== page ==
Senator Bragg is a member of the Senate Economics Legislation Committee, which held the first of two consecutive days of public hearings about the superannuation Bill on Wednesday.
FSC deputy chief executive Blake Briggs, who appeared at the hearing, said rationalisation among some of the lobby groups could help reduce costs for the sector.
“The new best financial interest duty will require trustees to confirm that they have received value for money from their industry associations,” he said, adding he “has no concerns demonstrating the value we deliver our member companies”. The FSC receives about $6 million a year in funding.
AIST’s total membership fees for 2020 totalled $1.67 million, with total revenue worth $7 million. AIST chief executive Eva Scheerlinck said the group helped profit-to-member funds stay abreast of policy and regulatory changes and was “cost-effective” and “high value”.
Several experts, including the superannuation funds and lobbyists, told the committee the additional powers and the range of ways they could be used to limit decisions made by the funds could damage member returns.
Senator Bragg previously said publishing outlet The New Daily, which is backed by Industry Super Holdings, is the “sort of largesse [that] will be illegal” if the bill passes the Senate.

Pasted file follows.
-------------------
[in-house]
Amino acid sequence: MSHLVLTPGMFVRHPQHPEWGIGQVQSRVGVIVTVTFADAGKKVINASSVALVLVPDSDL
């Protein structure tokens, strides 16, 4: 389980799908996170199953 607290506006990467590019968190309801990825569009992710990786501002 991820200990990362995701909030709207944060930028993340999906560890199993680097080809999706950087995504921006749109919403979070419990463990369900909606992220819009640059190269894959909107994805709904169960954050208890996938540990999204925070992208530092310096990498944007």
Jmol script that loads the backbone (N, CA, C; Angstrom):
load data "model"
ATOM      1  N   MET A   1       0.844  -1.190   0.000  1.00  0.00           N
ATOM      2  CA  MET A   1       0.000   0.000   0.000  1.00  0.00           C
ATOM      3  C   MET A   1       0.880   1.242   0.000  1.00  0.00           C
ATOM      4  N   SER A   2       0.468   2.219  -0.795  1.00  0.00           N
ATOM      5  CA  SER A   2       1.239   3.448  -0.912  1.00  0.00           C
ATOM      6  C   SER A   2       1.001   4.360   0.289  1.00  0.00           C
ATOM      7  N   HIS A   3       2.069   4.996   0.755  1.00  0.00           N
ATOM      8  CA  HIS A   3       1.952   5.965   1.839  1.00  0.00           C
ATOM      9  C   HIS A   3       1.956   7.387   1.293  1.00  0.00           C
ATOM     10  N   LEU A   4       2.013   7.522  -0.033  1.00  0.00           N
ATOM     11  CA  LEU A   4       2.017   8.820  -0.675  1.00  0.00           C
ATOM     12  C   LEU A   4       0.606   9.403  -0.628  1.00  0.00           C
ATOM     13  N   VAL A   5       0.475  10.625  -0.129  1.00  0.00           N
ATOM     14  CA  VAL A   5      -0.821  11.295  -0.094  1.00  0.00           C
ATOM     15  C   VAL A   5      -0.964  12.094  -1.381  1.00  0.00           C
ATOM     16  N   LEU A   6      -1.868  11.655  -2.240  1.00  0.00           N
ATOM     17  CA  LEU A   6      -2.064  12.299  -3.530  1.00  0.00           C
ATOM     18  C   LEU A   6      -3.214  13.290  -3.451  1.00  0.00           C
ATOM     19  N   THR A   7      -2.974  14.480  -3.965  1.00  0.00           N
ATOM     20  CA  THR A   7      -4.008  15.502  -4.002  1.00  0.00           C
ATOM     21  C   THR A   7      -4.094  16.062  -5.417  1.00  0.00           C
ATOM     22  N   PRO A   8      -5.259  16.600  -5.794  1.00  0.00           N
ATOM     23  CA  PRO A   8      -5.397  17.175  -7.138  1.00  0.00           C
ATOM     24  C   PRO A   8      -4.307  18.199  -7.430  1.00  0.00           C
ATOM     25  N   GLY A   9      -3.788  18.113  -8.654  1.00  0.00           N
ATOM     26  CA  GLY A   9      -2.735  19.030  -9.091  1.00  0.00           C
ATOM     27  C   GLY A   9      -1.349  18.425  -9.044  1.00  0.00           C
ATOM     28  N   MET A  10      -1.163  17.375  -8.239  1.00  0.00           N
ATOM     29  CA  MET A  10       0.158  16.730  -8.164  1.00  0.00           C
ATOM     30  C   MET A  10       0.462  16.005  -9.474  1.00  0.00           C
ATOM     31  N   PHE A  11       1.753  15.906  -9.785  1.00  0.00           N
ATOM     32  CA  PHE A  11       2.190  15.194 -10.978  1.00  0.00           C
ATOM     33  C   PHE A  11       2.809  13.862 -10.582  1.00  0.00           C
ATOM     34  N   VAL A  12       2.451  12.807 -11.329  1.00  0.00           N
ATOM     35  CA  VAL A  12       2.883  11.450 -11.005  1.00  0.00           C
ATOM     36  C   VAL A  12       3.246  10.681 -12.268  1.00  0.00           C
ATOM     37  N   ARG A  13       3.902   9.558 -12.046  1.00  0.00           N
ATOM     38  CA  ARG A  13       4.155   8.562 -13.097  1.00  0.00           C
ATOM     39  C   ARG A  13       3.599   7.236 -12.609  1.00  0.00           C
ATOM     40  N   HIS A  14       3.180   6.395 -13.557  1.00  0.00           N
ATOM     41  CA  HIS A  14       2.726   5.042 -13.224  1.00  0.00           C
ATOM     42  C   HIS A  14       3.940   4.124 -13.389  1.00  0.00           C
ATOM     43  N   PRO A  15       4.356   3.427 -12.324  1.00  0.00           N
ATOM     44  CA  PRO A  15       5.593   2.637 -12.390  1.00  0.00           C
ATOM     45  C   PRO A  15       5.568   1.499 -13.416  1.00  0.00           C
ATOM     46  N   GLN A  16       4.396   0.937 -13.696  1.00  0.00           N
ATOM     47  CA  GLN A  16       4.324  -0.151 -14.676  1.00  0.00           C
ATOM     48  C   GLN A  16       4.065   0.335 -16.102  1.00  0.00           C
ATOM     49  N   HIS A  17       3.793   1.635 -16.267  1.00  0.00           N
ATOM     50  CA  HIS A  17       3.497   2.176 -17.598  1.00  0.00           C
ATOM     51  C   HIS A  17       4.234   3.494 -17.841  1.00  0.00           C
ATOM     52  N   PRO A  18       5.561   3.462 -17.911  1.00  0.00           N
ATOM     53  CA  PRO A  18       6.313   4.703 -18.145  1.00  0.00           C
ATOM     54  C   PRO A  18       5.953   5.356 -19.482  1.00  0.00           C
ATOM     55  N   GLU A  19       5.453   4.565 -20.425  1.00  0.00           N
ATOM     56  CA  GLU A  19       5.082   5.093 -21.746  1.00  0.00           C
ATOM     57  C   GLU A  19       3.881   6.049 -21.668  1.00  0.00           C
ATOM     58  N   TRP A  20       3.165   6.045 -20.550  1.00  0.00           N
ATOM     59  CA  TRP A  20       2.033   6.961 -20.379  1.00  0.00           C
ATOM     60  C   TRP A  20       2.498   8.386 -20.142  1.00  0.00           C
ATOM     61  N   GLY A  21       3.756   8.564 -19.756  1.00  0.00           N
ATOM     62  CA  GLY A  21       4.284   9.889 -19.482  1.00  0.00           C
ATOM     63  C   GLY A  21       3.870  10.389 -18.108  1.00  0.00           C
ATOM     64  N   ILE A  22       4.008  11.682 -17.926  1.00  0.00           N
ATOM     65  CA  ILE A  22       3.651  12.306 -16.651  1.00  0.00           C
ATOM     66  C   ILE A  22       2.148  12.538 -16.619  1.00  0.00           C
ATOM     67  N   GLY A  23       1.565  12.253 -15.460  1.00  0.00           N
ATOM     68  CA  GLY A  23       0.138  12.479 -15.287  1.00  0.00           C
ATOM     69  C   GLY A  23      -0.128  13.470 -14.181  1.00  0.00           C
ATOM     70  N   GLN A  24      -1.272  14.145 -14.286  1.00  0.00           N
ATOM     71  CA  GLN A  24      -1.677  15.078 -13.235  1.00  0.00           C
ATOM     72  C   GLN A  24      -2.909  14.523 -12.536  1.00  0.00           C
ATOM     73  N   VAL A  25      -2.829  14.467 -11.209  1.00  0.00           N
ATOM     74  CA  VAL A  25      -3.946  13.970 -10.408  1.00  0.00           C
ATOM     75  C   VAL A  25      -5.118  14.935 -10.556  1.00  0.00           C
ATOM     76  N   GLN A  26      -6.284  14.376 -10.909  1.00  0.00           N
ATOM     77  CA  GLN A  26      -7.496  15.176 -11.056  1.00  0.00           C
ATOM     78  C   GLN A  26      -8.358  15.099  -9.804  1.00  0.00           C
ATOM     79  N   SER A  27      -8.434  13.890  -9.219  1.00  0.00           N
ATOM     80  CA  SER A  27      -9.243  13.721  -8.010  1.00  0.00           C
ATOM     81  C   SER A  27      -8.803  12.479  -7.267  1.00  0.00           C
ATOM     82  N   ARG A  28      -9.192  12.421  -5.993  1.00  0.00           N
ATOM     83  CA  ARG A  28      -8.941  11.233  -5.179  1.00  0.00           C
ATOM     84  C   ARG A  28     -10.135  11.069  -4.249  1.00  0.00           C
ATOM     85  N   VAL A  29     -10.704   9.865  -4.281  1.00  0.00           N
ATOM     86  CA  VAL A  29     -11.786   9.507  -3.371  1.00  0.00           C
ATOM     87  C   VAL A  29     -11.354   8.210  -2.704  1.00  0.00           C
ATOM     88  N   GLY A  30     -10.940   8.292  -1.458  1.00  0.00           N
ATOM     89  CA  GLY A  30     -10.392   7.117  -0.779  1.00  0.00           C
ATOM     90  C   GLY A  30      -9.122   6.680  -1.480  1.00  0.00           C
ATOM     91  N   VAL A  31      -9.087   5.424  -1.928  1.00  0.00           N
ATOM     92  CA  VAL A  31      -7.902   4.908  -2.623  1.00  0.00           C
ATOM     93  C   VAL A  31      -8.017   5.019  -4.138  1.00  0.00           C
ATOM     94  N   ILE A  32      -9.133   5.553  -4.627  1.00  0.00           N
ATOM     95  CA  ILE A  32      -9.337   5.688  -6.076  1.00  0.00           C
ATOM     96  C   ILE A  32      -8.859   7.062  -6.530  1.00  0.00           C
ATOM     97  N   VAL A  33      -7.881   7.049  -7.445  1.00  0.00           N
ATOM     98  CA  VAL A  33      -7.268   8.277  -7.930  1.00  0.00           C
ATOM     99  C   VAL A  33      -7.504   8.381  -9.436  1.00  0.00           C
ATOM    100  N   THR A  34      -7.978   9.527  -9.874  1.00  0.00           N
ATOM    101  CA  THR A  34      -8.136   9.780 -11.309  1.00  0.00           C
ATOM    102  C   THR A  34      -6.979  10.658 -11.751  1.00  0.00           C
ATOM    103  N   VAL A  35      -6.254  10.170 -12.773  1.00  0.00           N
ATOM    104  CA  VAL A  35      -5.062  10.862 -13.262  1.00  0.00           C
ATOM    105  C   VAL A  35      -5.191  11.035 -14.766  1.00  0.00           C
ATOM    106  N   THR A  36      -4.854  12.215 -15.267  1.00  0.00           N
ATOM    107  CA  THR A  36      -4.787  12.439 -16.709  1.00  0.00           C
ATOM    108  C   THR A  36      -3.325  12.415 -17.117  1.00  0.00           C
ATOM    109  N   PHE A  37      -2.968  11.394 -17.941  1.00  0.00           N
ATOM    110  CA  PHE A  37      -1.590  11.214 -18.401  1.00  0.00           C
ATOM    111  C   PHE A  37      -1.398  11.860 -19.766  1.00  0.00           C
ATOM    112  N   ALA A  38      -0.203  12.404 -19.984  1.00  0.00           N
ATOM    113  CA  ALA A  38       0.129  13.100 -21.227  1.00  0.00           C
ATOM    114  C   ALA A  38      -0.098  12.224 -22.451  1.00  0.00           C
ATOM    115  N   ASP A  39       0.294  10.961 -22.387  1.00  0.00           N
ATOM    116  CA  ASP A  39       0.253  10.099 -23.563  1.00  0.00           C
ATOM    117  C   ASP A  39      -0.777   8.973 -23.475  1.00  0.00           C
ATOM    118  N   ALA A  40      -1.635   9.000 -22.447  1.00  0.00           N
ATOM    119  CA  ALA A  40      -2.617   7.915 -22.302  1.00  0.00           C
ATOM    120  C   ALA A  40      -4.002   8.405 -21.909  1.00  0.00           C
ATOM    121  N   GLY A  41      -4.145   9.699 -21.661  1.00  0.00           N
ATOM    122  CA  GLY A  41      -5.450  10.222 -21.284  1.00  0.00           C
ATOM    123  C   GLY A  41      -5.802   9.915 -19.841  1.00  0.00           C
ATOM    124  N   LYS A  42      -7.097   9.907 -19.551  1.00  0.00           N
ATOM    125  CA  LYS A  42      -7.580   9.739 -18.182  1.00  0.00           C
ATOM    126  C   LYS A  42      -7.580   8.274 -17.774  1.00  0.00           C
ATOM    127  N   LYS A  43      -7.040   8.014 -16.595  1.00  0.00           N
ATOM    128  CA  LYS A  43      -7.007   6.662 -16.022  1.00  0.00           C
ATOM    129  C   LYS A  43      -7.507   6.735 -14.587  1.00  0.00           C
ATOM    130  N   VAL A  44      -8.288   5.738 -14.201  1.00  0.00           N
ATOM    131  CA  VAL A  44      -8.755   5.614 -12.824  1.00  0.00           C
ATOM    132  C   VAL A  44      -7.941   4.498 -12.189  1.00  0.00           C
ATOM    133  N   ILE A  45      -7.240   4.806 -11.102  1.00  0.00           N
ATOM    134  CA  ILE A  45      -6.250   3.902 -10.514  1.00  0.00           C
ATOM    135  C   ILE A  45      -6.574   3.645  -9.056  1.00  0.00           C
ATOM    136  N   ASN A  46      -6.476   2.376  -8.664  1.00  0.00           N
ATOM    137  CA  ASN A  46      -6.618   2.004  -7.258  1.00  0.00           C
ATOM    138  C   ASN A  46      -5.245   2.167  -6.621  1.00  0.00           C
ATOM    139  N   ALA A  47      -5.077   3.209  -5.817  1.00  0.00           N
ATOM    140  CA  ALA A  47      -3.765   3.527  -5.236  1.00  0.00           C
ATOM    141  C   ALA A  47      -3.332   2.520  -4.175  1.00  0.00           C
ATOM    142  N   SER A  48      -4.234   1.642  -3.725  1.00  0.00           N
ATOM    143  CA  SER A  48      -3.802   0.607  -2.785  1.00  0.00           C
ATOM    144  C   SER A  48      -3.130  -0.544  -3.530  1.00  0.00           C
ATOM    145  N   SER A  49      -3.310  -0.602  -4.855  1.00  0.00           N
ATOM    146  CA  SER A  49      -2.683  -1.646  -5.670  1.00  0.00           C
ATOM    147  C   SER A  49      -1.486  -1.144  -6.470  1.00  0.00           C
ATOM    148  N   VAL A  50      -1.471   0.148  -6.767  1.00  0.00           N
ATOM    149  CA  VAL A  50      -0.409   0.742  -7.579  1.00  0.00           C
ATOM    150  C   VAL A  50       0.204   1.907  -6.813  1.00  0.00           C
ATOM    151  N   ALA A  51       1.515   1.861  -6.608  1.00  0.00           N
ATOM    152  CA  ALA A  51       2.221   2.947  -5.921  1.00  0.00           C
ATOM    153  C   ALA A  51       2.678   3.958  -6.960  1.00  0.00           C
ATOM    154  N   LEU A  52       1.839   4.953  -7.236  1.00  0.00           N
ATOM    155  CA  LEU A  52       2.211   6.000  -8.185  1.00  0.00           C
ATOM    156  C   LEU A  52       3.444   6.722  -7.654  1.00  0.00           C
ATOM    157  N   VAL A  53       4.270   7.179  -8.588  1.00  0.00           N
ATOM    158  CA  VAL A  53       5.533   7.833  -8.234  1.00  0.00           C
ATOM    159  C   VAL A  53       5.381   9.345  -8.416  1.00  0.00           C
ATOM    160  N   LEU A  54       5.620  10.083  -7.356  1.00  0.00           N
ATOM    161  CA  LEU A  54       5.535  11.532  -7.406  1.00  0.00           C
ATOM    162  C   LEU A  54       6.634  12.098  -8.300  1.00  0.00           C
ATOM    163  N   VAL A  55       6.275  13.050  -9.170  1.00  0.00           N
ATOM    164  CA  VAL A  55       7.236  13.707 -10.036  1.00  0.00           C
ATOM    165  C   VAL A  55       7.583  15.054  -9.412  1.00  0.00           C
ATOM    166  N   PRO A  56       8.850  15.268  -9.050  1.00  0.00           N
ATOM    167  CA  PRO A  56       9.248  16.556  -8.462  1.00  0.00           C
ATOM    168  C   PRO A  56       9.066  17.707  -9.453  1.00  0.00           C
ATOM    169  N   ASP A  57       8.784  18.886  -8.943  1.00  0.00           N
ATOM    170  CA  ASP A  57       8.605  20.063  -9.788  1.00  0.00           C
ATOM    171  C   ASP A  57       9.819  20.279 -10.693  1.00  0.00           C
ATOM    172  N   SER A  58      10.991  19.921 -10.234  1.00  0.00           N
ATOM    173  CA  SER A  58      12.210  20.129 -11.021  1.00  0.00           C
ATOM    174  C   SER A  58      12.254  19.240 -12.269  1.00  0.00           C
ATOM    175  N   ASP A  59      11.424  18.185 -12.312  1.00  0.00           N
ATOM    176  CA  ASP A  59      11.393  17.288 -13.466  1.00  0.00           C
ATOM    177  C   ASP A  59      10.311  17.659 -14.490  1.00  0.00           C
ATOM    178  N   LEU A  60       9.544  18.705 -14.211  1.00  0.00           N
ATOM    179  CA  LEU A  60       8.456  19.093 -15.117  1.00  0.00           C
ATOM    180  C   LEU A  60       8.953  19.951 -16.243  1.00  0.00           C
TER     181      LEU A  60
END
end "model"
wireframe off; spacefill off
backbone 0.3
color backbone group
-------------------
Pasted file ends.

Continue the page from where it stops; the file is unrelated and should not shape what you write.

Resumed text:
A submission from employer group Ai Group said it “makes no sense that trustees could be required to go to extraordinary lengths to ensure they are in a position to prove their actions are in the best financial interests of members while at the same time creating a power for these actions to be circumvented by regulations”.
QSuper, which has 600,000 members, recommended dropping the provision allowi
ng additional regulations to block payments and investments or to put parameters in place specifying how the powers might be used.
“The provision may call such long-term investments into question for fear that at some stage decisions may be reversed by regulation with no consultation,” the submission said. “Our concern is that the provision casts doubt over whether long-term decisions of trustees, and the commitment of material sums of members’ monies, will stand in the future.”